At the time of the Reformation the Protestant theologians put the strongest emphasis on the doctrine of the atonement. Calvin in particular in his Institutes worked it out broadly in all of its implications. The result was a dynamic and evangelistic faith. A return to that emphasis probably would do more to re-vitalize the Church and to restore its evangelistic zeal than anything else that could possibly be done. The hierarchy of the Roman Catholic Church has been quick to realize that their main hold on the minds and hearts of the plain people through all the centuries has been the Mass, which is the visible re-enactment, by the use of symbols, of the suffering and death of Christ. Even the pagan religions, with their elaborate temple services and systems of sacrifice, are witnesses to the fact that something more than a lovely system of ethics or a winsome example of fine behaviour is needed to lift the burden of sin from the human soul.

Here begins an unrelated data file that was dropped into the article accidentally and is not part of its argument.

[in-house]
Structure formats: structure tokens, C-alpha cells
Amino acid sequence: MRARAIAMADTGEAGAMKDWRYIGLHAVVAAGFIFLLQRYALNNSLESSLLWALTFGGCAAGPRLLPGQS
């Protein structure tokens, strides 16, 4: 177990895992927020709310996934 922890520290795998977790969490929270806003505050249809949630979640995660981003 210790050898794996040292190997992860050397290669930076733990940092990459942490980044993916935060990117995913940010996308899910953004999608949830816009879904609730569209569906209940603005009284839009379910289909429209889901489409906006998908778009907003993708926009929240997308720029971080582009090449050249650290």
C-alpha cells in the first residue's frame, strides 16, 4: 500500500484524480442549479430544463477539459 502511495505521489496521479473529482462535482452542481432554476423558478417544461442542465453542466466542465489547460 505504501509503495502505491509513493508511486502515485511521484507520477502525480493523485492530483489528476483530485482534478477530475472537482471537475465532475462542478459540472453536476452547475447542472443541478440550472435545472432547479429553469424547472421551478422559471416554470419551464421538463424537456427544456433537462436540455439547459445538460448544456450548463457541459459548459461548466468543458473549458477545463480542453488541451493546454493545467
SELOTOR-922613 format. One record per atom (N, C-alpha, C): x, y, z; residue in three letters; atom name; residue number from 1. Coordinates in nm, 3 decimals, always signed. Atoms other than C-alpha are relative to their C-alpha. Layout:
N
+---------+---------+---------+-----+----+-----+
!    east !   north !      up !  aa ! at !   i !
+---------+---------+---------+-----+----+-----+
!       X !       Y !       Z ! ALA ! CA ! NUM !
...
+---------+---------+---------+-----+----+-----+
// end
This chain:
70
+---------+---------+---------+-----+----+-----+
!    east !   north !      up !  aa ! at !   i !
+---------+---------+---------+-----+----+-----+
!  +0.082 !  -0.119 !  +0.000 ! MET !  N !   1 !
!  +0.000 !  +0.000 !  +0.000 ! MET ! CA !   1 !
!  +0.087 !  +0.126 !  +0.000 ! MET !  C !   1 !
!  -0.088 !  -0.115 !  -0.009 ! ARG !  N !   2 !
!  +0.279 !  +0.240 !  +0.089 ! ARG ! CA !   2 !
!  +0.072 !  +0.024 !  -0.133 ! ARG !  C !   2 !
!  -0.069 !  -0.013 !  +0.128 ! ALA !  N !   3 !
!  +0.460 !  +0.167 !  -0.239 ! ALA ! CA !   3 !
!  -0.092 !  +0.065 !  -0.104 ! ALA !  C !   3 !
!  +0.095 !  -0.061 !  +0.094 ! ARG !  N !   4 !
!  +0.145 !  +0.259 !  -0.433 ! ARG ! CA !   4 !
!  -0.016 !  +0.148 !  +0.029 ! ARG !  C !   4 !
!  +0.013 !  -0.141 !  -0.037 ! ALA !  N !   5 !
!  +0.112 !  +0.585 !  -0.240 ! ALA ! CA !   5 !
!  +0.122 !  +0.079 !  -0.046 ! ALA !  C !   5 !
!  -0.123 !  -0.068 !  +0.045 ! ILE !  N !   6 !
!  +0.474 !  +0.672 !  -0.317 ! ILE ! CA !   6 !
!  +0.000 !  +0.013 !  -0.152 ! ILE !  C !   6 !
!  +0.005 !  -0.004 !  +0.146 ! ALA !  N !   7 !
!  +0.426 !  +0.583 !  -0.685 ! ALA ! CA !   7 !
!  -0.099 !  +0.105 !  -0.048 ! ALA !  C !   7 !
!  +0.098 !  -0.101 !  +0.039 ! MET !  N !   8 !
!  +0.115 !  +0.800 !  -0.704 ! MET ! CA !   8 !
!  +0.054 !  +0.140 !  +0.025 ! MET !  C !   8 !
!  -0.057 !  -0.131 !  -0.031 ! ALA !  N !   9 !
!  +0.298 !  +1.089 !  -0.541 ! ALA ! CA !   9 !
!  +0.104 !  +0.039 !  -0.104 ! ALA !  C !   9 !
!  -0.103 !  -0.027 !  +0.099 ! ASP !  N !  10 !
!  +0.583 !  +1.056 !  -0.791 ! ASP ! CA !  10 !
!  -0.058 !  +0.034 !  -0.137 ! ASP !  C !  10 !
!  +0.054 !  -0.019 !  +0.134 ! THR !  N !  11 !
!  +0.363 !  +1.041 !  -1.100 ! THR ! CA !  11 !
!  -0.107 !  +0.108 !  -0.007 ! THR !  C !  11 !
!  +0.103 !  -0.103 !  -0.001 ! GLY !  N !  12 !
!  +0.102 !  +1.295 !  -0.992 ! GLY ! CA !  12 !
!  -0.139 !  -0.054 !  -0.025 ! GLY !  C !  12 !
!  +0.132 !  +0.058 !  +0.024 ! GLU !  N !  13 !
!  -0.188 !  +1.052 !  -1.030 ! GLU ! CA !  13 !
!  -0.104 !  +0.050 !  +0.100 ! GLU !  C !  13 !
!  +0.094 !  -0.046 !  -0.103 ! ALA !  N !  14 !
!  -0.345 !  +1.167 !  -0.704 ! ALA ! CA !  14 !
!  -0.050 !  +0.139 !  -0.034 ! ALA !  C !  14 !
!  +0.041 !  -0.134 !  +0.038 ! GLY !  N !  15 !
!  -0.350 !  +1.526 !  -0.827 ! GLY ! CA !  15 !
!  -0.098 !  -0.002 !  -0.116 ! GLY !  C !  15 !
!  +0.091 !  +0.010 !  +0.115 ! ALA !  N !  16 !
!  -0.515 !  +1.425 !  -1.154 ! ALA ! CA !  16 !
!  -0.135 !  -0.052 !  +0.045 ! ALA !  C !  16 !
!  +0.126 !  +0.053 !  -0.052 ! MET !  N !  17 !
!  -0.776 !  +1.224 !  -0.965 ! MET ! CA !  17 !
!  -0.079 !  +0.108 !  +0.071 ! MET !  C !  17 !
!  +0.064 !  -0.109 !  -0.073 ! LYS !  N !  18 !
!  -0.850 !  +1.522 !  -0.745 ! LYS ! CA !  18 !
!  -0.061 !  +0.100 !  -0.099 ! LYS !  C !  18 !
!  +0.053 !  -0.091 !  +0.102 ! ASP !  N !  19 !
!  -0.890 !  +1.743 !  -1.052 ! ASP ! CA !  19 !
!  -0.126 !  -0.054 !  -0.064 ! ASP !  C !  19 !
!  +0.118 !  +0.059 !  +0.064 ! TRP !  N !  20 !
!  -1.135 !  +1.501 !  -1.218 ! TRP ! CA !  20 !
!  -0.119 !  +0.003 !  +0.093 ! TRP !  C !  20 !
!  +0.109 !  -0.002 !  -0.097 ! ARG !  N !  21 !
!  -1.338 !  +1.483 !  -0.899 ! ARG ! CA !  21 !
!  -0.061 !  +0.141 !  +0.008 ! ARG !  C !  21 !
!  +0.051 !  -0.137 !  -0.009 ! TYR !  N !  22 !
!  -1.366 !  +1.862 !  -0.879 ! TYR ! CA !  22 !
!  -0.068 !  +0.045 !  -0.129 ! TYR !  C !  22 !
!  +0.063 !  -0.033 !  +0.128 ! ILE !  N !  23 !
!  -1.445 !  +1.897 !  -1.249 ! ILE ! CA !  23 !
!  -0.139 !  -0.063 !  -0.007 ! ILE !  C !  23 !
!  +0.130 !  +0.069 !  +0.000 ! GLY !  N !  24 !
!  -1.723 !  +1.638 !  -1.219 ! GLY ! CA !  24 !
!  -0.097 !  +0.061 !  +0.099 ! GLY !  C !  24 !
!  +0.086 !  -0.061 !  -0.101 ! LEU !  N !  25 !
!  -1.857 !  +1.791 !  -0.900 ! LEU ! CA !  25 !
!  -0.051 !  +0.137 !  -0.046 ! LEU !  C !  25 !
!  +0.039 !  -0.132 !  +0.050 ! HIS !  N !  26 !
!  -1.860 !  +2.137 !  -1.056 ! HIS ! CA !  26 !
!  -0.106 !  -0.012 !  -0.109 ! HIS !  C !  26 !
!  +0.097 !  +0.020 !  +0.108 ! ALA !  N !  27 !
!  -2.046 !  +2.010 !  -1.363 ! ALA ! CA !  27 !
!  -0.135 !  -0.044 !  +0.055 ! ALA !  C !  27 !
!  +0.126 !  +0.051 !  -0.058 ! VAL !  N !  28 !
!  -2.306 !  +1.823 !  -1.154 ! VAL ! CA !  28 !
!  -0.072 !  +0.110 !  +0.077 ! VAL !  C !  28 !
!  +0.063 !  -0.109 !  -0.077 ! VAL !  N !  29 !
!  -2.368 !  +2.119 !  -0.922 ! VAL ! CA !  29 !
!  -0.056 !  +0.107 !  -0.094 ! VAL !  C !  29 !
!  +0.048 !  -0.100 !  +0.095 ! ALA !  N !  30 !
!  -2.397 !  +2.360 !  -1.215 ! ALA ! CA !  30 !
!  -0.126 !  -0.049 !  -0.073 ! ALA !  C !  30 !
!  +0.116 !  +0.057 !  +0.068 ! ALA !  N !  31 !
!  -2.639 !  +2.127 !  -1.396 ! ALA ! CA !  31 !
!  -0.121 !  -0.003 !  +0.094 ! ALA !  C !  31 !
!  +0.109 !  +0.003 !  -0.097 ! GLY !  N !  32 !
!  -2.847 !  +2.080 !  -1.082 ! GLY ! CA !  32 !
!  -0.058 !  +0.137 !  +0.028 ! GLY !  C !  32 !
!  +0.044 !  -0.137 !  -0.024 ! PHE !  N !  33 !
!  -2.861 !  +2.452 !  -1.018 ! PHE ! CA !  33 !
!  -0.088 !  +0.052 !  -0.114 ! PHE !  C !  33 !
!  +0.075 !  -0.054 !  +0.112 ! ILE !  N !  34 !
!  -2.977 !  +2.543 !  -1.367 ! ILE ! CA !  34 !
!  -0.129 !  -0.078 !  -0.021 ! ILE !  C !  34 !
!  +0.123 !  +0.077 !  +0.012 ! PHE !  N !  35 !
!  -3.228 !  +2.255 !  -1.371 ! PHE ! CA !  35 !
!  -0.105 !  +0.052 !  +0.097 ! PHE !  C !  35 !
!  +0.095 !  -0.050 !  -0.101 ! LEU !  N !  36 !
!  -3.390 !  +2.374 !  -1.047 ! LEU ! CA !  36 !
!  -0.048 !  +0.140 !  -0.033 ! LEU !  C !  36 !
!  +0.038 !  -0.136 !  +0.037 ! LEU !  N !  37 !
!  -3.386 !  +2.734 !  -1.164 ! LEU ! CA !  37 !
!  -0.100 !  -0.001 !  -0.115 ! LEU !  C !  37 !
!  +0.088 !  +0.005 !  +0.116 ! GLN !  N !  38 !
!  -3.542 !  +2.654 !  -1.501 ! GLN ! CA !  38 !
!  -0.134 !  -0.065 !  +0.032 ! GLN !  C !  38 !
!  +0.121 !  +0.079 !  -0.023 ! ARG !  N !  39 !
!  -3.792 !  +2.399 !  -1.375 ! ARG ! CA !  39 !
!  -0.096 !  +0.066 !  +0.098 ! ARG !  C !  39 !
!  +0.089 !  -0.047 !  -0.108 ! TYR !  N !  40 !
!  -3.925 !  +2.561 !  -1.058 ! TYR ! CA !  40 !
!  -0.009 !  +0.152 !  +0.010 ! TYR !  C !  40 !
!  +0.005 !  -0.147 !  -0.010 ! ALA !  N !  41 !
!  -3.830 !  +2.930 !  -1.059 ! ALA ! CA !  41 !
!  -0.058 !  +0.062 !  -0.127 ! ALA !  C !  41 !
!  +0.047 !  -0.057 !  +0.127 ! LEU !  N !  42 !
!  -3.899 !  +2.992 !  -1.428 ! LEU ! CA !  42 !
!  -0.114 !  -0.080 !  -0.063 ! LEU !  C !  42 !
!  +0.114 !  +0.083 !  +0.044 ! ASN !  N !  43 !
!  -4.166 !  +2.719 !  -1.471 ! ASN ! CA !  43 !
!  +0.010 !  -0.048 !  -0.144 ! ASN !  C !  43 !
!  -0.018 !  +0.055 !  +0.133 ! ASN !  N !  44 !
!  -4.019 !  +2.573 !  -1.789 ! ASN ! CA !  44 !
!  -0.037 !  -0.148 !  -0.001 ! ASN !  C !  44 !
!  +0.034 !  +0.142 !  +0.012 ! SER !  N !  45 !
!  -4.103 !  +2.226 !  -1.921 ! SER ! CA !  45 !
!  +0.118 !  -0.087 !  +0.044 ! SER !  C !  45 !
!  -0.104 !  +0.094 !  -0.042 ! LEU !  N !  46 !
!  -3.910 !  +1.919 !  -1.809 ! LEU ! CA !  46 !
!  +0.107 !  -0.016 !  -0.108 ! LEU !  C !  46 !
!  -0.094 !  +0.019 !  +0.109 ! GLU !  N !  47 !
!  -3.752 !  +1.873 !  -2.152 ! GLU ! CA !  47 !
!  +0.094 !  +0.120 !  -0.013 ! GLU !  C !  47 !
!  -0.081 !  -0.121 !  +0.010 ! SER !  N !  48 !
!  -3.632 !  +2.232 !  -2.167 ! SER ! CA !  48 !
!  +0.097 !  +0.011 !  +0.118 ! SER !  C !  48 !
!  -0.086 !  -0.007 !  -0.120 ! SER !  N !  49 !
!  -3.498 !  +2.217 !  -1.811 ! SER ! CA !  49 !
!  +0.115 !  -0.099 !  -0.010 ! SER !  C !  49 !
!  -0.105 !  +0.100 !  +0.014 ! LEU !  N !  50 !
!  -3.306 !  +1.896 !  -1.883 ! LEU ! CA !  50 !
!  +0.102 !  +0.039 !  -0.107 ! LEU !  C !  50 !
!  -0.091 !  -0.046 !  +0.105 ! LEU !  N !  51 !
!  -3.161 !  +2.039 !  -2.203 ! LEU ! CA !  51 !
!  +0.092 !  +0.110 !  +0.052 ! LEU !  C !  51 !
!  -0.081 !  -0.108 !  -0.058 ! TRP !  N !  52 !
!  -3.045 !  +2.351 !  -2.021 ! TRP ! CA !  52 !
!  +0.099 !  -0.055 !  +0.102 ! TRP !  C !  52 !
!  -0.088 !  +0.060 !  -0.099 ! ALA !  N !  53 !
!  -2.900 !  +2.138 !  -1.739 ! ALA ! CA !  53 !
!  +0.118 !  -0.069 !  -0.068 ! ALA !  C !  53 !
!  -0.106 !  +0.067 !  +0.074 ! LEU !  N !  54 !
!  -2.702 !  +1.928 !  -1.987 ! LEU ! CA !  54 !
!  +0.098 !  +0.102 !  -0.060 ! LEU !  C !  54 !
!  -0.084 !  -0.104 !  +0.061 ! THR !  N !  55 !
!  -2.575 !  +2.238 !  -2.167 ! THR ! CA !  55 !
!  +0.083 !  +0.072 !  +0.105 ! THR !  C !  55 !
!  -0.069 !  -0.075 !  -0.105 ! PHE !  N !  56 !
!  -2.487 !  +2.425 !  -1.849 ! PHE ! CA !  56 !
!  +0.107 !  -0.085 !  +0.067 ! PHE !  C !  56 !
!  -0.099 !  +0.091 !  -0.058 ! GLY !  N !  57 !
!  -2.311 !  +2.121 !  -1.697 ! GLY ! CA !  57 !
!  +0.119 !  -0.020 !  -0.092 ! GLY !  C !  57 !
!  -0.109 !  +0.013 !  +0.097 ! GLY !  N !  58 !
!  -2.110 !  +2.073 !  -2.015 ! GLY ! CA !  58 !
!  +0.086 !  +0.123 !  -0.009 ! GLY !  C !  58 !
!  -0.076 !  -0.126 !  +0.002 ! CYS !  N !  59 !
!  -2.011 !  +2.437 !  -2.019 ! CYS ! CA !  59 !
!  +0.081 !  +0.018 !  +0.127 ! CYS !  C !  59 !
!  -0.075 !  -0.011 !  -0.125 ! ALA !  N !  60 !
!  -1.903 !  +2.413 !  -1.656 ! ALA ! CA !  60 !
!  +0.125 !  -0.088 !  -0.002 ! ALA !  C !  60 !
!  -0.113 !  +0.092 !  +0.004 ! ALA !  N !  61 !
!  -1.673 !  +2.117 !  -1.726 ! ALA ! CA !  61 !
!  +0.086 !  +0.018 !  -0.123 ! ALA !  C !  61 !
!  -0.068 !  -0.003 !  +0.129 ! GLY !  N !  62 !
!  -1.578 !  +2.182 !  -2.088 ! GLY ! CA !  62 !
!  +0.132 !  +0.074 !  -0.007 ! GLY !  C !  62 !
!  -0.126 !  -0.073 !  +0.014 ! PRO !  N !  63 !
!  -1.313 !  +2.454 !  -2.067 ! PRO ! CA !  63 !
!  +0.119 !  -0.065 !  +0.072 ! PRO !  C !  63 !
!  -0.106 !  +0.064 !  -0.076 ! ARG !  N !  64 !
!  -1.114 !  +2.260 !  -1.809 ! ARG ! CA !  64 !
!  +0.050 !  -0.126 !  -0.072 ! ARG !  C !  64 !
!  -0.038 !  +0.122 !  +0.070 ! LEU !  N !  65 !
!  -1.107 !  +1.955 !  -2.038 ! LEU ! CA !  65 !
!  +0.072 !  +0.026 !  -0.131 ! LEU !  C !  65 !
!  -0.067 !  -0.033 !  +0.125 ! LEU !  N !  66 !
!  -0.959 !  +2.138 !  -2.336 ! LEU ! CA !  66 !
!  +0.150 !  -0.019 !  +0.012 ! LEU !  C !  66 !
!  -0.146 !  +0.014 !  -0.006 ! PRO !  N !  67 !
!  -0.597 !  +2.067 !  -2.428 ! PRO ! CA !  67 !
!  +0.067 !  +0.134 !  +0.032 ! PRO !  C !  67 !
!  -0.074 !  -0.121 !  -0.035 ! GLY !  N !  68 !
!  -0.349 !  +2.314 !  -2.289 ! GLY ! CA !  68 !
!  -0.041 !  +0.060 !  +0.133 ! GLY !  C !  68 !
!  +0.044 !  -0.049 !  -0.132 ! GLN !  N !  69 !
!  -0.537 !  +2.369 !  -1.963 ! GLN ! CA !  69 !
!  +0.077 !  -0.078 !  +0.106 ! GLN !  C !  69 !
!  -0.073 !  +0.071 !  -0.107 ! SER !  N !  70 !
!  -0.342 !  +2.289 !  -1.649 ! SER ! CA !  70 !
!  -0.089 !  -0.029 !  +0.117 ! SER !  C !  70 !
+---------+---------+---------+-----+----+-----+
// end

The doctrine of the atonement thus emerges as a vital doctrine in the Christian system. On no other basis than that of Christ's redemptive work is any one warranted in calling himself a Christian. In all other systems one's entire relation with Christ, the ground of His acceptance with God and therefore the entire nature of his religious life, is different. The validity of Christianity as a God-given supernatural system of redemption from sin is bound up with the truth or falsity of its distinctive doctrine of the atonement. We are living in a day when many things pass for "Christianity." But Christianity has a fixed and definite doctrinal content as certainly as Mormonism, Mohammedanism, and Christian Science have their fixed and definite doctrinal contents. At a minimum Christianity involves (1) acknowledgment of one's sin; (2) sorrow for that sin; and (3) trust in Christ as one's only Redeemer from sin. The doctrinal content of Christianity has been fixed by Christ, either personally or through His Apostles, and has been unchangeably recorded in the Bible. For any one to call himself a Christian only because it is popular to do so, or because he approves of the general moral or social life that is found in a Christian community, is as dishonest and unethical as it would be for him to call himself a Mormon or a Mohammedan only because he likes certain outward features in one of those systems. We are not at liberty to call anything "Christianity" unless it conforms to the system of doctrine that was established by Christ Himself.